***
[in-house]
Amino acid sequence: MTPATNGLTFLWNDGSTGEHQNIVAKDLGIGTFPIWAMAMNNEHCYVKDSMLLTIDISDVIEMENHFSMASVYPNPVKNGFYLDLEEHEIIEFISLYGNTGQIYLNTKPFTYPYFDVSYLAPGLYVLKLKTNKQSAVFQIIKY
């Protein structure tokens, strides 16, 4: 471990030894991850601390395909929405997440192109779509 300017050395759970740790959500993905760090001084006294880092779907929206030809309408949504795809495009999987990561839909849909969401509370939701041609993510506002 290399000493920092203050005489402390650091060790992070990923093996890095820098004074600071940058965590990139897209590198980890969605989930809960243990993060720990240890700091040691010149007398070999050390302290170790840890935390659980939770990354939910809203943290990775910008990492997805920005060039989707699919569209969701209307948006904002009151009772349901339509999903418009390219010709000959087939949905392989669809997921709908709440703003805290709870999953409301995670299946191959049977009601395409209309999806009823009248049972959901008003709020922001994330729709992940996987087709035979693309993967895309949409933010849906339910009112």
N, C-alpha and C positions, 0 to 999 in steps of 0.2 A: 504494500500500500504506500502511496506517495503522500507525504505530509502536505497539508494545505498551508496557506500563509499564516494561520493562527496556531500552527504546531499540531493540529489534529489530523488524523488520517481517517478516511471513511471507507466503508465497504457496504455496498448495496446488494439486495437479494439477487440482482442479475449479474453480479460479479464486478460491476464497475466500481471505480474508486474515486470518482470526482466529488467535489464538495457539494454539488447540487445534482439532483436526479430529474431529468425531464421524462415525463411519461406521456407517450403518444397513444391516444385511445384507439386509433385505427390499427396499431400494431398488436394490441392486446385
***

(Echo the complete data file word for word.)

[in-house]
Amino acid sequence: MTPATNGLTFLWNDGSTGEHQNIVAKDLGIGTFPIWAMAMNNEHCYVKDSMLLTIDISDVIEMENHFSMASVYPNPVKNGFYLDLEEHEIIEFISLYGNTGQIYLNTKPFTYPYFDVSYLAPGLYVLKLKTNKQSAVFQIIKY
């Protein structure tokens, strides 16, 4: 471990030894991850601390395909929405997440192109779509 300017050395759970740790959500993905760090001084006294880092779907929206030809309408949504795809495009999987990561839909849909969401509370939701041609993510506002 290399000493920092203050005489402390650091060790992070990923093996890095820098004074600071940058965590990139897209590198980890969605989930809960243990993060720990240890700091040691010149007398070999050390302290170790840890935390659980939770990354939910809203943290990775910008990492997805920005060039989707699919569209969701209307948006904002009151009772349901339509999903418009390219010709000959087939949905392989669809997921709908709440703003805290709870999953409301995670299946191959049977009601395409209309999806009823009248049972959901008003709020922001994330729709992940996987087709035979693309993967895309949409933010849906339910009112």
N, C-alpha and C positions, 0 to 999 in steps of 0.2 A: 504494500500500500504506500502511496506517495503522500507525504505530509502536505497539508494545505498551508496557506500563509499564516494561520493562527496556531500552527504546531499540531493540529489534529489530523488524523488520517481517517478516511471513511471507507466503508465497504457496504455496498448495496446488494439486495437479494439477487440482482442479475449479474453480479460479479464486478460491476464497475466500481471505480474508486474515486470518482470526482466529488467535489464538495457539494454539488447540487445534482439532483436526479430529474431529468425531464421524462415525463411519461406521456407517450403518444397513444391516444385511445384507439386509433385505427390499427396499431400494431398488436394490441392486446385